January 19th, 2010
When we do our jobs well, important decisions are made correctly. Designs are improved. Experiences transition from frustrating to delightful. Assuming we do our jobs well.
Doing our jobs well is very hard work. A thousand details need to line up just perfectly. If we don’t get things just right, important decisions are made wrong. Designs regress. Experiences frustrate even more.
As user experience professionals, it’s all about the assumptions we make. If we assume correctly, things go well. It’s when we make false assumptions that problems occur. How do we know when our assumptions are any good?
In this week’s article, we look back to an article originally published in 2006; Interview-Based Tasks: Learning from Leonardo DiCaprio. In the article, I address the assumption question head-on by looking at a testing technique known as interview-based tasks. This non-traditional approach to usability tests helps work around the assumptions built into standard task design, allowing teams more flexibility and insight into what users actually need from the design.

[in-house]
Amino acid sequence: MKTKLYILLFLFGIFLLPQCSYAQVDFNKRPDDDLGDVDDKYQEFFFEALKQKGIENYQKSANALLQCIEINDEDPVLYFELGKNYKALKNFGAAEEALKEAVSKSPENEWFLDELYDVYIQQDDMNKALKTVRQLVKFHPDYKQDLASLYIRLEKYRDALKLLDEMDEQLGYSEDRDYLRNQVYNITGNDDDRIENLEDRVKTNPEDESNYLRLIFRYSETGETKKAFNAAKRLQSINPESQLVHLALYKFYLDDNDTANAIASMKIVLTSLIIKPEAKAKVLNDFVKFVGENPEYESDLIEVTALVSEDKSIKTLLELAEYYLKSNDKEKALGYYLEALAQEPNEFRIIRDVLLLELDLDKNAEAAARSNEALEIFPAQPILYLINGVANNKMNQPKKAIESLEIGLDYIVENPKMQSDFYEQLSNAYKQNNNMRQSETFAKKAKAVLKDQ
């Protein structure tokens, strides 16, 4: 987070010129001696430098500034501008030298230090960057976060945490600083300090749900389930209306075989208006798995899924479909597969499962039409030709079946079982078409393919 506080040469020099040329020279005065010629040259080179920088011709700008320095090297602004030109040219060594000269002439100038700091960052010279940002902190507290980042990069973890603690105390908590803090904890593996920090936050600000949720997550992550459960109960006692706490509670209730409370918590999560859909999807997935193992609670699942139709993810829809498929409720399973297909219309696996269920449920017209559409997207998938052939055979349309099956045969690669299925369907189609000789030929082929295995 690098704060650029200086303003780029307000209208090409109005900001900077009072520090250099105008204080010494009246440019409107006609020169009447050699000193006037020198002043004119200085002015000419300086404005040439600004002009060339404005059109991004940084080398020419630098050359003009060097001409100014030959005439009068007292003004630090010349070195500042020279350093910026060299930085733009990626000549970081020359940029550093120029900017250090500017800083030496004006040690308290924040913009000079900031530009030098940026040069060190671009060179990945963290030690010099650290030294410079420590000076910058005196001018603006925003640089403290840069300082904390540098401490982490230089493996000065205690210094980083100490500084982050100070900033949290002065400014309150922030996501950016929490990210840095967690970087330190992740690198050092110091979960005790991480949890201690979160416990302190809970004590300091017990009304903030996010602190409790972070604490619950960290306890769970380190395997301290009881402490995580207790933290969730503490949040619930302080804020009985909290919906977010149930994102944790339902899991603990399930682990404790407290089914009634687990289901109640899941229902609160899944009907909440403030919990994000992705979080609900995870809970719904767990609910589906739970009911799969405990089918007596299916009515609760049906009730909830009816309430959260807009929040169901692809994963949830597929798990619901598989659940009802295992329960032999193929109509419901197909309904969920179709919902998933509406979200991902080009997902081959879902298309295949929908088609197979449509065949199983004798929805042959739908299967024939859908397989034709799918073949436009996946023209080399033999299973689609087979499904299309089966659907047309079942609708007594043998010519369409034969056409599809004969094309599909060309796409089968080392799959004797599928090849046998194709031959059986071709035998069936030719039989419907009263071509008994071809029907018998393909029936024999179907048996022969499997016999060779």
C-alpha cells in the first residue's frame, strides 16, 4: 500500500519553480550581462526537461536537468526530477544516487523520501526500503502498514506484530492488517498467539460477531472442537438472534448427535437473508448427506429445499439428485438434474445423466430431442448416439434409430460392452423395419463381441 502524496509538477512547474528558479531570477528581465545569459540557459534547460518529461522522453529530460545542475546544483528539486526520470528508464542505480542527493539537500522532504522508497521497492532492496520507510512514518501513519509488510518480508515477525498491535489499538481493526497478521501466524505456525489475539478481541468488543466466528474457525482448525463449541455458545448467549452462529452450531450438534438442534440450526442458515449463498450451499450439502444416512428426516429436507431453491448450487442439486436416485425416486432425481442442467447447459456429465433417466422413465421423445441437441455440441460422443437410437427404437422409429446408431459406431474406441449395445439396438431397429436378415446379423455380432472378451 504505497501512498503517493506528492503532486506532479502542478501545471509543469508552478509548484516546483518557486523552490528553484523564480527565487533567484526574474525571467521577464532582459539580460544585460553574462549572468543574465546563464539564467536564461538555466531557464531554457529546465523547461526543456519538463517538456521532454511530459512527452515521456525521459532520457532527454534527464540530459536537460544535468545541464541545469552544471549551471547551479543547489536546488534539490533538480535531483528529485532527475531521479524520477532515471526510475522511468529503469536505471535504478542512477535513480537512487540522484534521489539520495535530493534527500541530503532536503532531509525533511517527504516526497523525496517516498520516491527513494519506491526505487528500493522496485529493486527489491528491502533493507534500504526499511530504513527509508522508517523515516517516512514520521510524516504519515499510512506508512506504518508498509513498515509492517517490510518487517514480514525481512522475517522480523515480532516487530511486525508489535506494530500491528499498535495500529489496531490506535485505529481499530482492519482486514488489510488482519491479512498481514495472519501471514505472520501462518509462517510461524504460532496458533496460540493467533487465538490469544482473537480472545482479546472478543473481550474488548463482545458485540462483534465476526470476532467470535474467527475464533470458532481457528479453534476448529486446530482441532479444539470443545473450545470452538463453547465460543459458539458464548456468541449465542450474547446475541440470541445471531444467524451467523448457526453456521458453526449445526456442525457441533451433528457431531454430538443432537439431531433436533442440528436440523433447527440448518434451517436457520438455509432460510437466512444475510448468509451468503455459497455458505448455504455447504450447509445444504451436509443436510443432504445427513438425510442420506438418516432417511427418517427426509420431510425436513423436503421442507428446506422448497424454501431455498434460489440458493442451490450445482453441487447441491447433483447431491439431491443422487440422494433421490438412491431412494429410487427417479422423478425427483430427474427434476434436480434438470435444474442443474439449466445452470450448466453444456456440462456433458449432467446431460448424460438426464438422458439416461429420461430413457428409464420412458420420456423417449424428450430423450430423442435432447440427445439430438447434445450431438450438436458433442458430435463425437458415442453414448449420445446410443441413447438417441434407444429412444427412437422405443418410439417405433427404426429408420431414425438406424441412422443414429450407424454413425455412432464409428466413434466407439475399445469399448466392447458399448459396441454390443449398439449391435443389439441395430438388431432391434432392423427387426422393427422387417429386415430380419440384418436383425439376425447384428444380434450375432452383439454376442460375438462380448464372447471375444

When using interview-based tasks, the art of asking the question is critical. How you prepare for the interview, build rapport with the interviewee, and how to work with varying levels of experience and expertise will determine how successful the interview-based task is completed.
That’s where Steve Portigal comes in. Our next UIE Virtual Seminar is on Deep Dive Interviewing Secrets: Making Sure You Don’t Leave Key Information Behind. This is a not-to-miss-seminar if you want to know more behind the art of the question.
Have you tried interview-based tasks? What insights did you gain from it? How else have you checked the assumptions that go into your work? Join the discussion by submitting a comment below.Tweet